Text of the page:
Wednesday, October 20, 2010

My Grandma's Pecan Pie

Necessity is the mother of invention. I believe very strongly in this old adage.

While Thanksgiving is certainly the most indulgent day of the year in my book, in our family we always try to make our recipes only moderately indulgent. Faced with a recipe or concept that makes our arteries clog just when mentioned, the idea of making it a little healthier or more wholesome certainly beats not serving it at all.

For example, using low- or reduced-fat cream cheese and sour cream in the pumpkin cheesecake, using half the olive oil called for in the roasted vegetable recipe, or concocting a minimalist but divine applesauce that consists of nothing more than at-their-peak apples and water (no lie). Of course, while the goal is often to cut down on the fat content or calorie count, taste is never sacrificed. (Using the pumpkin cheesecake example, I firmly believe that swapping lower-fat cream cheese and sour cream for the full-fat versions will go unnoticed in a cheesecake with flavors as bold as earthy pumpkin and spicy ginger. The resulting product is no less delicious and allows me to justify eating a slice of it, along with samples of all the other desserts, with a clear conscience.)

The recipe I'm going to tell you about today is one that makes a regular appearance on our table each Thanksgiving. This is a pecan pie that contains absolutely no corn syrup. This may seem insignificant but I'd venture to say that about 99% of pecan pie fillings contain some form of corn syrup (either dark or light). Of course, there's absolutely nothing wrong with corn syrup. But doesn't a combination of brown sugar and white sugar just sound more appealing than some clear goo? Brown and white sugars just seem more "wholesome" and "healthful" than corn syrup, if such words could ever even apply to sugar.
A stained recipe card is one of the best indicators of how tasty something is.

This recipe comes from my grandma, who, according to my mom, took it from a specific Betty Crocker cookbook edition. Go figure. Besides the exclusion of corn syrup there's really nothing special going on here. You still get that same crackly crust that forms at the top, reminiscent of praline pecans. The interior maintains its semi-solid, sweet integrity. And if all that isn't enticing enough, the whole thing makes your house smell like toasted nuts. And you just can't argue with that.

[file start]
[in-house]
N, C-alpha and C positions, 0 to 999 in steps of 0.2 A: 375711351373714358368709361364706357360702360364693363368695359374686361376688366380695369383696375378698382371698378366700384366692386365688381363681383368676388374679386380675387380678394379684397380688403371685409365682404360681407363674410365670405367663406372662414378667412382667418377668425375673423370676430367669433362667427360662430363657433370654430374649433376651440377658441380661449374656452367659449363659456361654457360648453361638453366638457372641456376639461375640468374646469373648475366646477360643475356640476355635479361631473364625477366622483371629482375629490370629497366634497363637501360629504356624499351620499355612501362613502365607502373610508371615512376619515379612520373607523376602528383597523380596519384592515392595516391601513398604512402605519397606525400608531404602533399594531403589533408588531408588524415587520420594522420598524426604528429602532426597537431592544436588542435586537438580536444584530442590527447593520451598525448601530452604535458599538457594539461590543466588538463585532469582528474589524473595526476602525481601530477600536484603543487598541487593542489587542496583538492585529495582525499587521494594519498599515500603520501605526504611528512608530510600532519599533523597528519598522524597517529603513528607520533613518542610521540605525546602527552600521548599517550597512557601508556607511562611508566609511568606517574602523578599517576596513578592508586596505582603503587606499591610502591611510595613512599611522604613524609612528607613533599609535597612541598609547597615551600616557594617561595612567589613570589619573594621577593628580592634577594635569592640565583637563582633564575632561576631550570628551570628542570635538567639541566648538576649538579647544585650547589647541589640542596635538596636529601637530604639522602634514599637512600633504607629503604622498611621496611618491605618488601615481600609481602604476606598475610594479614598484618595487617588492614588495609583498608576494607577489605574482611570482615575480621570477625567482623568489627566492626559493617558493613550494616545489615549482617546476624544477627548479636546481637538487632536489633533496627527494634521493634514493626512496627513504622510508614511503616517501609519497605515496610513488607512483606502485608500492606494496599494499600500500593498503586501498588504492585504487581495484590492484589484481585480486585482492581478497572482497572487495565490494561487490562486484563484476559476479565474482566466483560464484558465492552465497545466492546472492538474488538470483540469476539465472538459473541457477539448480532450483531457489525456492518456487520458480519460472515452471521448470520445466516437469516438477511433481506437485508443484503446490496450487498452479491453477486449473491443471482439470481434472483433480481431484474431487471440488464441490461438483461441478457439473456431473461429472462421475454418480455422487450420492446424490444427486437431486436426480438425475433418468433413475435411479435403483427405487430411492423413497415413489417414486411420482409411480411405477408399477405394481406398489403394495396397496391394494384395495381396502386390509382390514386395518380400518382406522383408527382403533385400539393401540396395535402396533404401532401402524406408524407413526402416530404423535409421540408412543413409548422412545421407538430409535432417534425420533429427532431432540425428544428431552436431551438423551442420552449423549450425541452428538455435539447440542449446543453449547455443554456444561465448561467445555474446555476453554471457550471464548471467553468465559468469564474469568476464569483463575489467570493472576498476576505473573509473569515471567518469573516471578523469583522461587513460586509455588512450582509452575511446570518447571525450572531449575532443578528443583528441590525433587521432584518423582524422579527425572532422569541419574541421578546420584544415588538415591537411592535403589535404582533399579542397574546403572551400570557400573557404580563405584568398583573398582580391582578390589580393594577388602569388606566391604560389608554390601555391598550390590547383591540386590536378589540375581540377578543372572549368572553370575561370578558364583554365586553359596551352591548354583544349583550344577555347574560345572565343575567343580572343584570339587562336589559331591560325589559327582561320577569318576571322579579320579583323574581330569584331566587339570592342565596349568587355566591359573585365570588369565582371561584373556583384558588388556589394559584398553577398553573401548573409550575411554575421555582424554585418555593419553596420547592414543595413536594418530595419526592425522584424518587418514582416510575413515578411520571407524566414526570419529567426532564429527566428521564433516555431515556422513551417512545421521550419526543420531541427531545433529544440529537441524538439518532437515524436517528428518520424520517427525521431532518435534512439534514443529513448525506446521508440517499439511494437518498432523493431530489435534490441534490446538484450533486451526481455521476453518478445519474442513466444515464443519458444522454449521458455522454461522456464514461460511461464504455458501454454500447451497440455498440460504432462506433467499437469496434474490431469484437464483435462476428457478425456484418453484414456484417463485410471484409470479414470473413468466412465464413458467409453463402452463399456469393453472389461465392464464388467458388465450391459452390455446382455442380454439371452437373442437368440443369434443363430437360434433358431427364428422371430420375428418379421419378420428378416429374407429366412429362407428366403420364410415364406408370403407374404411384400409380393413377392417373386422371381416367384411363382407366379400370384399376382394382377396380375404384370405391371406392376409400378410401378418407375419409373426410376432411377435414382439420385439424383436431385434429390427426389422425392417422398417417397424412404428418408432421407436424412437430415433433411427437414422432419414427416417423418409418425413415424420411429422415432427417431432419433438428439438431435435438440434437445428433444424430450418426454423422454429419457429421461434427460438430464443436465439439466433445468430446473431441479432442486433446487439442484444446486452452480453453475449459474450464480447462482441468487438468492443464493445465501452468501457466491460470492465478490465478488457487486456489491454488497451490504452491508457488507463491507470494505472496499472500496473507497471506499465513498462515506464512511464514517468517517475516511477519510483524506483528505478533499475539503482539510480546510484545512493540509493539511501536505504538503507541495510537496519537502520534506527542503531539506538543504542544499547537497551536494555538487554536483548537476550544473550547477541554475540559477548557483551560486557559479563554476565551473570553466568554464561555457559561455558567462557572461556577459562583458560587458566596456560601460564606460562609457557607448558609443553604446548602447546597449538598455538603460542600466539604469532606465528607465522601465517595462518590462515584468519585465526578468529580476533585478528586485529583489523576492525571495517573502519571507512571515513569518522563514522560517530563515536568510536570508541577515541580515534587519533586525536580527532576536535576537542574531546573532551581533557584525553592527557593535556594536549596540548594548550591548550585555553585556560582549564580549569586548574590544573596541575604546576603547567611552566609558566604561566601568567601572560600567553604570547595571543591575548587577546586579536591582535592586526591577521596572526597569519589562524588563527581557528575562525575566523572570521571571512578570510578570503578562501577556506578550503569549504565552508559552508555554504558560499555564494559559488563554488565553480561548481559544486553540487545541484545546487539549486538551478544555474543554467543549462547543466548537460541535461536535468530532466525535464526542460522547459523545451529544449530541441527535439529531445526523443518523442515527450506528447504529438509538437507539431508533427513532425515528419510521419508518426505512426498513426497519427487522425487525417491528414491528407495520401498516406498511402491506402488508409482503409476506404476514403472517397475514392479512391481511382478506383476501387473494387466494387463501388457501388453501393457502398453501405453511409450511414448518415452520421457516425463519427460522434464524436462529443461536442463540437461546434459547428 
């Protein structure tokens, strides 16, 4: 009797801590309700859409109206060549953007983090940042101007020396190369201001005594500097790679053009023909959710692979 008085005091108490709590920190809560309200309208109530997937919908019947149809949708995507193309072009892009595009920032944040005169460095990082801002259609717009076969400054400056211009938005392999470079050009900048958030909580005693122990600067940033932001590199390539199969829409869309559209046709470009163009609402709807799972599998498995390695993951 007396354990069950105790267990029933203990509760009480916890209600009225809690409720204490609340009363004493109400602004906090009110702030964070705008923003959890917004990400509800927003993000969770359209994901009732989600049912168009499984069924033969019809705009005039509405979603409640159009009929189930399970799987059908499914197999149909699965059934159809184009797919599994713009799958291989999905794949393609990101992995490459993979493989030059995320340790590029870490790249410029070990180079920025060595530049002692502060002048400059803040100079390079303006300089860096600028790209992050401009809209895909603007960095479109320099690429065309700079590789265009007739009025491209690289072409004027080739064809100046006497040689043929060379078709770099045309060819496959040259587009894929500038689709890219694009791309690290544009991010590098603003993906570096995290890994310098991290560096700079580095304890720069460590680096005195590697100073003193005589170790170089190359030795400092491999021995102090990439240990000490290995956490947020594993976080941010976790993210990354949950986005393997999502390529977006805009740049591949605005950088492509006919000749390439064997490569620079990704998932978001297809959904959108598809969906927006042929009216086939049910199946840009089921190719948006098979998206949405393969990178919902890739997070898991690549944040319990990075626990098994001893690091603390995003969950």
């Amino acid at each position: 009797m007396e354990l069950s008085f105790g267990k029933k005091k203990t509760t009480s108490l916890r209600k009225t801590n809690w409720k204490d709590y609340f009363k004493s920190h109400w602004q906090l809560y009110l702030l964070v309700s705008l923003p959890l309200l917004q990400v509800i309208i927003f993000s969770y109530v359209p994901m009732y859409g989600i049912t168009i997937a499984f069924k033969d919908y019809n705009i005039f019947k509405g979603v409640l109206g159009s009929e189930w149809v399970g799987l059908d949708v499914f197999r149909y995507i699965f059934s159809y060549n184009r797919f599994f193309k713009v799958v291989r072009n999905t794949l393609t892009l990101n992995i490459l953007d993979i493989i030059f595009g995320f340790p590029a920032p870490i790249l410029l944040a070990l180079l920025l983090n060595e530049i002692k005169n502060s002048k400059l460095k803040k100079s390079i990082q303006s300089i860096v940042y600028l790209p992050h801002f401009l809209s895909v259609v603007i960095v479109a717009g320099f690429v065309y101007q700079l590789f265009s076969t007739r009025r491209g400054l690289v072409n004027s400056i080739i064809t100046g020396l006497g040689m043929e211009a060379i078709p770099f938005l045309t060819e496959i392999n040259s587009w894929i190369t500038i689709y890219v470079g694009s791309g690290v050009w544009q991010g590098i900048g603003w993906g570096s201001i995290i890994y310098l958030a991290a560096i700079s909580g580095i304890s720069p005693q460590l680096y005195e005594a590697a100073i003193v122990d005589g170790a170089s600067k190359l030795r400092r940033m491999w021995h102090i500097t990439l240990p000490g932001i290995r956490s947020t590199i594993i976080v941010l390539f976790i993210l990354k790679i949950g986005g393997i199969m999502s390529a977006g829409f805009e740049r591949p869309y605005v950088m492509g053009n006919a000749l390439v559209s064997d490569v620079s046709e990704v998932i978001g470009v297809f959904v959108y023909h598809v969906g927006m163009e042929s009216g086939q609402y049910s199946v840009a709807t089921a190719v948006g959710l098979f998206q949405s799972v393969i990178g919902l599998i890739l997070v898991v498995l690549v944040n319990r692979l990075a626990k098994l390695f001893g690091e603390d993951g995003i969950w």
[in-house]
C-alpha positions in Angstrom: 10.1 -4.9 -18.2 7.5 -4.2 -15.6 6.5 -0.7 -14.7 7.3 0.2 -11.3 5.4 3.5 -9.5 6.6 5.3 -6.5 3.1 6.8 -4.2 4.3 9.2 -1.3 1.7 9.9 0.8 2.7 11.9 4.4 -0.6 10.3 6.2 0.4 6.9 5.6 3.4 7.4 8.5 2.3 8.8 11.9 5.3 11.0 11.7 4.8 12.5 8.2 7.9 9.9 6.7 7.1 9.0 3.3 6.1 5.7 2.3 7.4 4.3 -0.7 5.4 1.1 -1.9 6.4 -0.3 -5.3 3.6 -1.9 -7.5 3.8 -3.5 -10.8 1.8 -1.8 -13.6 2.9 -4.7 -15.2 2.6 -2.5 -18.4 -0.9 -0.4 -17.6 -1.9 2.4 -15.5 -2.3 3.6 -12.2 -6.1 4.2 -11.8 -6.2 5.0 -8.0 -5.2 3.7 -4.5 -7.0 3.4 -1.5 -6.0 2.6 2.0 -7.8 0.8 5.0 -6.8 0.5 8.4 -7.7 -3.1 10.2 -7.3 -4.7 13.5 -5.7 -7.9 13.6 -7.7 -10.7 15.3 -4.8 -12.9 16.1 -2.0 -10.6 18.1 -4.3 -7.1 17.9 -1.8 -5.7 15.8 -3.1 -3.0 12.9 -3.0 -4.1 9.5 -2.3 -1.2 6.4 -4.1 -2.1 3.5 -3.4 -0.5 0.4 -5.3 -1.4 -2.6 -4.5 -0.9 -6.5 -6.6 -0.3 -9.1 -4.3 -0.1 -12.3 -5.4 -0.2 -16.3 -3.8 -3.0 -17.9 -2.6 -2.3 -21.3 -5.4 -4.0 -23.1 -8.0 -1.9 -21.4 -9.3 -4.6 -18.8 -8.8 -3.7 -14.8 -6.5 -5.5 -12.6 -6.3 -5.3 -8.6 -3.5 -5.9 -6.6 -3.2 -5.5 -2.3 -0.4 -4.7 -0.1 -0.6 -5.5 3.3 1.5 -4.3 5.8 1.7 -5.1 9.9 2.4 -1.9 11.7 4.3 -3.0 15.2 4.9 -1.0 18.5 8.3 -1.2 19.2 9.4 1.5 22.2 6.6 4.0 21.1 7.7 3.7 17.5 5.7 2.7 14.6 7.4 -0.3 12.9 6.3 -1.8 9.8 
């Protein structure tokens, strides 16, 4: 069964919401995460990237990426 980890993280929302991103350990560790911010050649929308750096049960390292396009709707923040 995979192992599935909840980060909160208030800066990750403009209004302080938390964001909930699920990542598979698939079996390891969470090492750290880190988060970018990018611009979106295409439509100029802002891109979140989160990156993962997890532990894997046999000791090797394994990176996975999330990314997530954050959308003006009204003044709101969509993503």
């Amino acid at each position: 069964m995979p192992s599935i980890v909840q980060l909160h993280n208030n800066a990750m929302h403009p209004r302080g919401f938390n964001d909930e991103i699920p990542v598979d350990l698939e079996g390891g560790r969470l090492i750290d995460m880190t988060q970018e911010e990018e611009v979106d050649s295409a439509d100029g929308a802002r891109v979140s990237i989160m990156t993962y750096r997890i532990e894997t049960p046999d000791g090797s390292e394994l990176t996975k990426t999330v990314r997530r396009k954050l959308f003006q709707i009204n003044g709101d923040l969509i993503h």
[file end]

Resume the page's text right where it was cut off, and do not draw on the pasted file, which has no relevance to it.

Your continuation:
Thanksgiving 2008: Triumphant with my four desserts, including pecan pie (bottom left). But what's up with the awkward pot holder hand?
Pecan Pie
Adapted from Grandma

Since I've yet to conquer my pastry fears, I don't have a recipe for a crust to use. However, any pie crust will work for this recipe. Let your imagination run wild! Use shortening if you must! Use lard, but don't tell anyone (namely, me - not that I'm judging or anything)! The "adapted" part of this recipe comes from the use of butter rather than oleo. The pecans do not need to be ground to a powder, but there shouldn't be any large chunks either (imagine trying to cut your fork through a whole pecan). You could run your knife through some pecan pieces, or use an old-fashioned nut crusher (which used to be my task in this pie's preparation).

Yield: one 9-inch pie

1 cup packed light brown sugar
1/2 cup granulated sugar
1 tablespoon all-purpose flour
2 large eggs
2 tablespoons milk
2 teaspoon vanilla extract
1 stick butter, melted
1 1/4 cups chopped pecans, plus about 20 halves for decorating (optional)
1 (9-inch) pie shell

Adjust a rack to the center of the oven and preheat the oven to 375 degrees F. In a large bowl, mix together the brown sugar, granulated sugar, and flour. Thoroughly beat in the eggs, milk, vanilla, and butter (this is easily accomplished using a whisk, which will break up all the lumps). Fold in the chopped pecans.

Pour the filling into the prepared pie shell. If you're feeling fancy, decorate the top of the pie with the pecan halves (I like to arrange them around the perimeter).

Bake until just set, 40 to 50 minutes. Cool and serve, preferably with a scoop of vanilla ice cream.

Note: This filling can sometimes overflow the pie pan, burn on the bottom of the oven, and cause you to wonder what that "burn-y" smell is. Two ways to prevent such an occurrence are to line the floor of your oven with some heavy-duty aluminum foil, which is convenient should any other overflow catastrophes occur on the big day. Alternatively, you could also set the pie pan on a cookie sheet, which is advantageous since it allows you to easily remove the pie from the oven (especially if you opt to use a ceramic pie plate that, while beautiful, has no nifty handles to boast of).

1 comment:

  1. thank you for posting the recipe. i'm looking forward to making it and will give a full report. i won't be making my crust thought-i'll let you charter that territory!